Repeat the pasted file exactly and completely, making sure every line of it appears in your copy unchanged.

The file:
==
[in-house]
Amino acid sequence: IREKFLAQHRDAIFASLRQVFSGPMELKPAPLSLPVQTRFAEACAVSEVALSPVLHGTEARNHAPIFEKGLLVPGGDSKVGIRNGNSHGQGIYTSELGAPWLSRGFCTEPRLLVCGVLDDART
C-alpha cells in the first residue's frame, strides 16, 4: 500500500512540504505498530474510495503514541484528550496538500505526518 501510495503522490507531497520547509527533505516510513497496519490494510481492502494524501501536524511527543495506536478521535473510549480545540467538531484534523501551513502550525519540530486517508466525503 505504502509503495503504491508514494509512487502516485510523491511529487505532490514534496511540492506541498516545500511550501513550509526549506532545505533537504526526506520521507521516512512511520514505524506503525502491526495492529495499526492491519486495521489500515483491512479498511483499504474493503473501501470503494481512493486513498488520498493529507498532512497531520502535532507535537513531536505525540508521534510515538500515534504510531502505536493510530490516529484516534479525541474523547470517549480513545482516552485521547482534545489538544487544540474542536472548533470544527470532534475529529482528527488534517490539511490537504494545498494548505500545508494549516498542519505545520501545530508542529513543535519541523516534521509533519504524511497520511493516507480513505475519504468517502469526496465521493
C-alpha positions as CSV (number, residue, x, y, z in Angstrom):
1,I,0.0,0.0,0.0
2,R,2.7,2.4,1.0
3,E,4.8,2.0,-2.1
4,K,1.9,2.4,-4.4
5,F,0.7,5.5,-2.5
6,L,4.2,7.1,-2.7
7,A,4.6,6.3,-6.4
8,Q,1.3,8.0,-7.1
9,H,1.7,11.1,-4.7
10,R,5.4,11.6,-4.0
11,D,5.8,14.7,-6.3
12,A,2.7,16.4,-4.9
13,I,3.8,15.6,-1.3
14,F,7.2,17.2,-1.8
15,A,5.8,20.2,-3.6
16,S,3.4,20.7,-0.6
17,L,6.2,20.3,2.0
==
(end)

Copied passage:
[in-house]
Amino acid sequence: IREKFLAQHRDAIFASLRQVFSGPMELKPAPLSLPVQTRFAEACAVSEVALSPVLHGTEARNHAPIFEKGLLVPGGDSKVGIRNGNSHGQGIYTSELGAPWLSRGFCTEPRLLVCGVLDDART
C-alpha cells in the first residue's frame, strides 16, 4: 500500500512540504505498530474510495503514541484528550496538500505526518 501510495503522490507531497520547509527533505516510513497496519490494510481492502494524501501536524511527543495506536478521535473510549480545540467538531484534523501551513502550525519540530486517508466525503 505504502509503495503504491508514494509512487502516485510523491511529487505532490514534496511540492506541498516545500511550501513550509526549506532545505533537504526526506520521507521516512512511520514505524506503525502491526495492529495499526492491519486495521489500515483491512479498511483499504474493503473501501470503494481512493486513498488520498493529507498532512497531520502535532507535537513531536505525540508521534510515538500515534504510531502505536493510530490516529484516534479525541474523547470517549480513545482516552485521547482534545489538544487544540474542536472548533470544527470532534475529529482528527488534517490539511490537504494545498494548505500545508494549516498542519505545520501545530508542529513543535519541523516534521509533519504524511497520511493516507480513505475519504468517502469526496465521493
C-alpha positions as CSV (number, residue, x, y, z in Angstrom):
1,I,0.0,0.0,0.0
2,R,2.7,2.4,1.0
3,E,4.8,2.0,-2.1
4,K,1.9,2.4,-4.4
5,F,0.7,5.5,-2.5
6,L,4.2,7.1,-2.7
7,A,4.6,6.3,-6.4
8,Q,1.3,8.0,-7.1
9,H,1.7,11.1,-4.7
10,R,5.4,11.6,-4.0
11,D,5.8,14.7,-6.3
12,A,2.7,16.4,-4.9
13,I,3.8,15.6,-1.3
14,F,7.2,17.2,-1.8
15,A,5.8,20.2,-3.6
16,S,3.4,20.7,-0.6
17,L,6.2,20.3,2.0